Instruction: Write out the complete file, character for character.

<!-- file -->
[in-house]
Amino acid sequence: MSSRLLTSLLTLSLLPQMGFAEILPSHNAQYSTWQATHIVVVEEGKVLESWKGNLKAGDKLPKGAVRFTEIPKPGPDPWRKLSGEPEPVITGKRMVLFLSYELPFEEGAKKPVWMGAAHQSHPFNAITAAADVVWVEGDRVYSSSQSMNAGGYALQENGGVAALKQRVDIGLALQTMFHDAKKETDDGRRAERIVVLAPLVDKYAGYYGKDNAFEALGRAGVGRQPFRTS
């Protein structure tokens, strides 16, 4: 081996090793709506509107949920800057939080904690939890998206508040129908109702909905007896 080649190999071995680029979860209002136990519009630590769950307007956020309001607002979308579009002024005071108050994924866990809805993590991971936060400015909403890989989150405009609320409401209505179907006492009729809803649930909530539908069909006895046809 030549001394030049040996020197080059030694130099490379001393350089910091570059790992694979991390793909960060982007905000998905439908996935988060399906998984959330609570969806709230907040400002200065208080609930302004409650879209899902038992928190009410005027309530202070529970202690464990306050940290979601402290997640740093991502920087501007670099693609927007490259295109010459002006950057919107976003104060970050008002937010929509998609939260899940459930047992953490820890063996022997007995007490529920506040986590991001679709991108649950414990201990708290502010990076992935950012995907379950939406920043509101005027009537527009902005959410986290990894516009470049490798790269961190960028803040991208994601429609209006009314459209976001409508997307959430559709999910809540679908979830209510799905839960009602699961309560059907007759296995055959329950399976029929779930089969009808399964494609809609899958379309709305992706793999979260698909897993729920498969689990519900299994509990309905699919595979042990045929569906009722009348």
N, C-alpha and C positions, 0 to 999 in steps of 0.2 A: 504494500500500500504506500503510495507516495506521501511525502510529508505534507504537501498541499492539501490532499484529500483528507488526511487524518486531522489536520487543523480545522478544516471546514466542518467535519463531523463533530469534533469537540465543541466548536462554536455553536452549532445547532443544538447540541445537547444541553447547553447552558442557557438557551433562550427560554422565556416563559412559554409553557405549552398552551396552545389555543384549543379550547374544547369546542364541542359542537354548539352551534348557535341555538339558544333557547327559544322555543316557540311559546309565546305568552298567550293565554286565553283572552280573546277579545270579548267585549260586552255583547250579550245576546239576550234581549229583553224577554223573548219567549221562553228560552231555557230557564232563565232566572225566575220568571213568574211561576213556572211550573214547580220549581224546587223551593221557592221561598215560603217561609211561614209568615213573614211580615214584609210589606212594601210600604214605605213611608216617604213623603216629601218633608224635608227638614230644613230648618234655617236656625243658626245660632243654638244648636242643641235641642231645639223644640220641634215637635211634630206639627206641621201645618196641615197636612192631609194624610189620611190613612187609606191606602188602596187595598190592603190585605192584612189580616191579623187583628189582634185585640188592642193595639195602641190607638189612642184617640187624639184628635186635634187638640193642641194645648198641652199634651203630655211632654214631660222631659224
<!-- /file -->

[in-house]
Amino acid sequence: MSSRLLTSLLTLSLLPQMGFAEILPSHNAQYSTWQATHIVVVEEGKVLESWKGNLKAGDKLPKGAVRFTEIPKPGPDPWRKLSGEPEPVITGKRMVLFLSYELPFEEGAKKPVWMGAAHQSHPFNAITAAADVVWVEGDRVYSSSQSMNAGGYALQENGGVAALKQRVDIGLALQTMFHDAKKETDDGRRAERIVVLAPLVDKYAGYYGKDNAFEALGRAGVGRQPFRTS
């Protein structure tokens, strides 16, 4: 081996090793709506509107949920800057939080904690939890998206508040129908109702909905007896 080649190999071995680029979860209002136990519009630590769950307007956020309001607002979308579009002024005071108050994924866990809805993590991971936060400015909403890989989150405009609320409401209505179907006492009729809803649930909530539908069909006895046809 030549001394030049040996020197080059030694130099490379001393350089910091570059790992694979991390793909960060982007905000998905439908996935988060399906998984959330609570969806709230907040400002200065208080609930302004409650879209899902038992928190009410005027309530202070529970202690464990306050940290979601402290997640740093991502920087501007670099693609927007490259295109010459002006950057919107976003104060970050008002937010929509998609939260899940459930047992953490820890063996022997007995007490529920506040986590991001679709991108649950414990201990708290502010990076992935950012995907379950939406920043509101005027009537527009902005959410986290990894516009470049490798790269961190960028803040991208994601429609209006009314459209976001409508997307959430559709999910809540679908979830209510799905839960009602699961309560059907007759296995055959329950399976029929779930089969009808399964494609809609899958379309709305992706793999979260698909897993729920498969689990519900299994509990309905699919595979042990045929569906009722009348």
N, C-alpha and C positions, 0 to 999 in steps of 0.2 A: 504494500500500500504506500503510495507516495506521501511525502510529508505534507504537501498541499492539501490532499484529500483528507488526511487524518486531522489536520487543523480545522478544516471546514466542518467535519463531523463533530469534533469537540465543541466548536462554536455553536452549532445547532443544538447540541445537547444541553447547553447552558442557557438557551433562550427560554422565556416563559412559554409553557405549552398552551396552545389555543384549543379550547374544547369546542364541542359542537354548539352551534348557535341555538339558544333557547327559544322555543316557540311559546309565546305568552298567550293565554286565553283572552280573546277579545270579548267585549260586552255583547250579550245576546239576550234581549229583553224577554223573548219567549221562553228560552231555557230557564232563565232566572225566575220568571213568574211561576213556572211550573214547580220549581224546587223551593221557592221561598215560603217561609211561614209568615213573614211580615214584609210589606212594601210600604214605605213611608216617604213623603216629601218633608224635608227638614230644613230648618234655617236656625243658626245660632243654638244648636242643641235641642231645639223644640220641634215637635211634630206639627206641621201645618196641615197636612192631609194624610189620611190613612187609606191606602188602596187595598190592603190585605192584612189580616191579623187583628189582634185585640188592642193595639195602641190607638189612642184617640187624639184628635186635634187638640193642641194645648198641652199634651203630655211632654214631660222631659224